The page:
Have a drink with: Marie Tussaud
Utility, amusement, severed heads.
Ask her about: working motherhood
Looking forward to Halloween, I’m at Atlas Obscura today writing about Madame Marie Tussaud, the 19th century entertainer and artist who got her start making death masks of decapitated French revolutionaries. Marie left France at forty years old, with her toddler and a bag of wax heads in tow, ready to bet on a new life (one that did not include her husband, who she’d as soon have smacked with a two-by-four). She knew that the public loved two things – royal tabloid news and bloody Victorian crime – and she gladly obliged with newer and better attractions every year, parading a collection of wax notables around England and Scotland for twenty years before settling in a sprawling London gallery. She died in 1850 with credit for Britain’s most popular tourist attraction, an institution that in intervening years has given rise to a collection of two dozen global wax museums.
Click over to Atlas Obscura to read the whole story. Meanwhile…
Have a drink with: The Duke of Wellington Statue
“A gigantic triumph of bad taste over public opinion.”
Ask it about: Free beer.
In the 1830’s, the Napoleonic Wars were still fresh in memory and Britain was eager to redecorate. Since few things say classicism, patriotism and self-praise quite like a good monument, the idea arose to honor Arthur Wellesley (better known as the Duke of Wellington) with a grand commemorative statue.
Depicting the “Iron Duke” on his trusty horse Copenhagen as the pair might have appeared during the Battle of Waterloo, the bronze statue was commissioned of sculptor Matthew Cotes Wyatt to sit atop a sculptured arch in Hyde Park Corner. Wyatt planned a statue thirty feet high and weighing forty tons, making it the largest equestrian statue in Britain at the time.
He did not plan on all of Britain thinking he was the giant horse’s ass in the whole affair.
Have a drink with: Maria Altmann and Elizabeth Taylor
Art lovers, ladies of style, legal pit-fighters.
Ask them about: goddamn Nazis.
Behavioral advertising is like unexpectedly running into an ex: it seems to know an awful lot about you in ways you forgot you made possible, but for the most part just makes you feel awkward and vaguely regretful.
Thank Facebook for this epiphany, after it pushed the trailer for Helen Mirren’s latest movie on me at least seventeen times in a twenty-four hour period. I’d be pissed at Zuckerberg and crew, too, except that for once technology read me like a cheap novel. (You can lay off with the juice cleanses, though, Mark.)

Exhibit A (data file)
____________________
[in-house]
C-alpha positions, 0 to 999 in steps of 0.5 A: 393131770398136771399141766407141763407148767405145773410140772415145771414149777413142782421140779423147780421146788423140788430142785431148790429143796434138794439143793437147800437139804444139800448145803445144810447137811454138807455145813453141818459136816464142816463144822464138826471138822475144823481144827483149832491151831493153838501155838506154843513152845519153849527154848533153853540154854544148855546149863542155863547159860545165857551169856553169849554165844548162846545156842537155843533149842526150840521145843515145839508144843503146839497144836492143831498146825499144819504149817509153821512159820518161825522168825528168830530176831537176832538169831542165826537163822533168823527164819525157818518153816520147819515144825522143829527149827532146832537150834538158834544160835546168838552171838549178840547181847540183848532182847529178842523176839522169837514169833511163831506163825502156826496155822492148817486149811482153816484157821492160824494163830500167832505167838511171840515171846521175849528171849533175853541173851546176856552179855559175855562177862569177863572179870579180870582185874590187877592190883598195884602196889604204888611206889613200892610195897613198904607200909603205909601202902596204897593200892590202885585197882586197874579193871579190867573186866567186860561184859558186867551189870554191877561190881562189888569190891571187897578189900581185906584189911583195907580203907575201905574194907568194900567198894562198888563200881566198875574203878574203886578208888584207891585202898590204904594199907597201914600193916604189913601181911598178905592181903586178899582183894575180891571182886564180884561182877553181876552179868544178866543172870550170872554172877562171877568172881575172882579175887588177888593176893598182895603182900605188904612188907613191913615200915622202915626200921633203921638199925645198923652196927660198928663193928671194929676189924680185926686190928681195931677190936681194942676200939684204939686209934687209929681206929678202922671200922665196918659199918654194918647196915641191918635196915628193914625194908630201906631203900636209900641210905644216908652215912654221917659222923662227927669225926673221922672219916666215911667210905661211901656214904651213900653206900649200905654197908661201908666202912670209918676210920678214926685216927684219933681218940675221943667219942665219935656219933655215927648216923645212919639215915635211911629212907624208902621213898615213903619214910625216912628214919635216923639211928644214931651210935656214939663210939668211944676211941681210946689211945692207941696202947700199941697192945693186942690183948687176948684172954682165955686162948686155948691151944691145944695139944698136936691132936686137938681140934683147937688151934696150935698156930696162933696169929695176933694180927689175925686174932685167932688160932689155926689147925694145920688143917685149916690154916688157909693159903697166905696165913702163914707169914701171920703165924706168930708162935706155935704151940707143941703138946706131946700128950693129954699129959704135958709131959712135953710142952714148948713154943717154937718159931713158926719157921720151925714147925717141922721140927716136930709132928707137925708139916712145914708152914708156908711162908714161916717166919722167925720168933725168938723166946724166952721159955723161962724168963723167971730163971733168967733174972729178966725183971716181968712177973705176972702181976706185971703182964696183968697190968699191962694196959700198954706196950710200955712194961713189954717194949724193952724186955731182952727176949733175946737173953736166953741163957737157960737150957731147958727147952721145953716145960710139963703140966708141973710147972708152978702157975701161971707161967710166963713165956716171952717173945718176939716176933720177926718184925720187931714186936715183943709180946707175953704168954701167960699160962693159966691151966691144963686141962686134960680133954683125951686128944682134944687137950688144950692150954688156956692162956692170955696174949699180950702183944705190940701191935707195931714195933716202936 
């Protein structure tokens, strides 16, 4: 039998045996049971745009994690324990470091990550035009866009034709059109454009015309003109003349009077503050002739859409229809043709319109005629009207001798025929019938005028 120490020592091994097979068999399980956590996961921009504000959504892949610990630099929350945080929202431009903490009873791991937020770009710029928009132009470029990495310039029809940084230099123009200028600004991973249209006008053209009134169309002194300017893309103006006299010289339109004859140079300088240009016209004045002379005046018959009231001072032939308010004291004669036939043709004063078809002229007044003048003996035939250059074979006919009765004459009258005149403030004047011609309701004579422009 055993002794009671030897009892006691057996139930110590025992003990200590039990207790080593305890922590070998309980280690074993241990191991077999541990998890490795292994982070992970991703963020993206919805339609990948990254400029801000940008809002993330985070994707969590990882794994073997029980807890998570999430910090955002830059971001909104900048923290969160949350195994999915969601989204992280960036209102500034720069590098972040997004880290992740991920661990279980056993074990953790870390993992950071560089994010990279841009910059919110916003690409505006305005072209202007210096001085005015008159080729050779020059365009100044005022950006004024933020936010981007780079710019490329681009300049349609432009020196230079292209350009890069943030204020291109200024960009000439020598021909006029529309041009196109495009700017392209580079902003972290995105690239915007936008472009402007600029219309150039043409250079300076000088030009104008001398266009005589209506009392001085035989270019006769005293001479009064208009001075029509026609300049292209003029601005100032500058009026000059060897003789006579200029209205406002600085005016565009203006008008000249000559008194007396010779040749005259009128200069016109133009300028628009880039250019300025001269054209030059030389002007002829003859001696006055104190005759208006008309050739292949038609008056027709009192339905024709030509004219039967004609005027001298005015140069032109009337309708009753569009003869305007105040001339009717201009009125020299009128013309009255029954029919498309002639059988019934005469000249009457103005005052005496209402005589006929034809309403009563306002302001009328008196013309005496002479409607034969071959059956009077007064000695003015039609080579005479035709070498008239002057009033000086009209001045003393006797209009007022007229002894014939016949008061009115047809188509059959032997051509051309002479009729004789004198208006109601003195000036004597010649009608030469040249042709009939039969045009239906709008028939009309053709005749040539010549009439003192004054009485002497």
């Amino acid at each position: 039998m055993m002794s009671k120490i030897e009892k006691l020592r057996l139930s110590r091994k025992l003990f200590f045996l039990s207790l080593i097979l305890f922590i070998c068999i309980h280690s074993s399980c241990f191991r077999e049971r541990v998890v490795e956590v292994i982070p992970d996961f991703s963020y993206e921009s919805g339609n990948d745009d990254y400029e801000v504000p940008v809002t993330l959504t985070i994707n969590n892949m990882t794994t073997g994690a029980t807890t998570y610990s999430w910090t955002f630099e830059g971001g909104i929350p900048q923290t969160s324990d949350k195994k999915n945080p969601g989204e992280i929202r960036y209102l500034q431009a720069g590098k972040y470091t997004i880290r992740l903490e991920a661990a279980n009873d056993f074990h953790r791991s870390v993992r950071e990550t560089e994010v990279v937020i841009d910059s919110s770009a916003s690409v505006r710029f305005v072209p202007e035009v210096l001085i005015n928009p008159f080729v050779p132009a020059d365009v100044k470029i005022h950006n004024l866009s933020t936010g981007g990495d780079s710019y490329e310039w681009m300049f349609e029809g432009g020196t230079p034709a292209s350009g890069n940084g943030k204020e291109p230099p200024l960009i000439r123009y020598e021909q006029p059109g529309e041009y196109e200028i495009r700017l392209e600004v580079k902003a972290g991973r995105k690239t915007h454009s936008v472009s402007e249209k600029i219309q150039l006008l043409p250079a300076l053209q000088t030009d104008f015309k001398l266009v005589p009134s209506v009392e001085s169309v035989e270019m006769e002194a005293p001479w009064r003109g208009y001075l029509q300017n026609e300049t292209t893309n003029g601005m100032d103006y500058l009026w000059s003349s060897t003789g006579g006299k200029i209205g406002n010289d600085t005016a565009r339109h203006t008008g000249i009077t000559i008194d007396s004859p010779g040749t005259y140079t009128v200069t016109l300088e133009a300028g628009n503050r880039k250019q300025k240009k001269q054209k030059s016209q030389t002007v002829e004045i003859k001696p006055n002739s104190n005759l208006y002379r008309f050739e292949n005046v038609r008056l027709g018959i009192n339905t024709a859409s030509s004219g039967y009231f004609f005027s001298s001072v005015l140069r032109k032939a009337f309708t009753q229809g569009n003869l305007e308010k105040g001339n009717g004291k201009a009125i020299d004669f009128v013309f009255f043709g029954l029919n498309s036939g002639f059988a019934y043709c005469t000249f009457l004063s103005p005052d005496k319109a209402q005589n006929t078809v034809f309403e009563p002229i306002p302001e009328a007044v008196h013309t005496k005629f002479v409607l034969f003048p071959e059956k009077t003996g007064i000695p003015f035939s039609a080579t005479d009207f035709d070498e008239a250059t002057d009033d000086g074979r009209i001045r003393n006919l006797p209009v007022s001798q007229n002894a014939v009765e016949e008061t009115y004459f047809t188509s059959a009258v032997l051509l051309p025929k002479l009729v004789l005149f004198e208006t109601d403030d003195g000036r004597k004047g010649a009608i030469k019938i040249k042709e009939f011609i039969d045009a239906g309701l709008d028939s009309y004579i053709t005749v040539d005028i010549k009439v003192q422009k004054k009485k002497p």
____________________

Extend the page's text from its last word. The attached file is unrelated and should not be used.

“Woman in Gold” is the made-for-cinema story of Maria Altmann, her aunt Adele, and one of the most famous paintings of the 20th century. If you’re into history, law, art and Nazis (and who isn’t?), it’s a kicker.
Have a drink with: Leonardo da Vinci
Polymath, painter, engineer, left-handed gay underdog genius
Ask him about: flying psychic unicorn voyages of the mind
The surgeon and writer Leonard Shlain was diagnosed with brain cancer in 2008 and died less than a year later, just a week after finishing the manuscript for his book “Leonardo’s Brain.” Released late last year with the help of Shlain’s surviving family, the book purports to use what we know of Leonardo da Vinci’s life and work to tell us about the capability, potential and future evolution of the human brain.
Shlain starts with the premise, hardly arguable, that da Vinci stands alone in artistic accomplishment and diversity of skill. It is no exaggeration to claim that few if any humans throughout history have even begun to approach Leonardo’s explosively creative, integrative mode of thinking, and to execute on it so well and so beautifully. To suggest candidates – he tosses out Omar Khayyam, Galileo, Goethe, Freud – is only to drive home the achievement gap.
It’s one thing to say that every artist, ever, was influenced by da Vinci, to suggest that he presaged the discoveries of Newton and Bernoulli, or even to claim he discovered arteriosclerosis (all of which Shlain does).
But that’s small potatoes once you bring up the psychic flying.
Maybe we should back up a little.
Have a drink with: The Monuments Men
Artists, soldiers, detectives.
Ask them about: giving Dwight Eisenhower an art tour in a salt mine
First things first: why make a movie about these guys? Was art looting really a big deal in WWII?
It was a really big deal.
It’s easy to assume that the scattering and destruction of art was the unfortunate side effect of a very destructive European war. It wasn’t. Hitler knew what he was doing in going after art, and he wanted it to hurt conquered peoples very badly.
The Nazis created and supported specific infrastructure to target, hide, sell and destroy works of art, in each case as it most benefited the party agenda with money, power, property or prestige. Efforts were systematic, well-organized and brutal.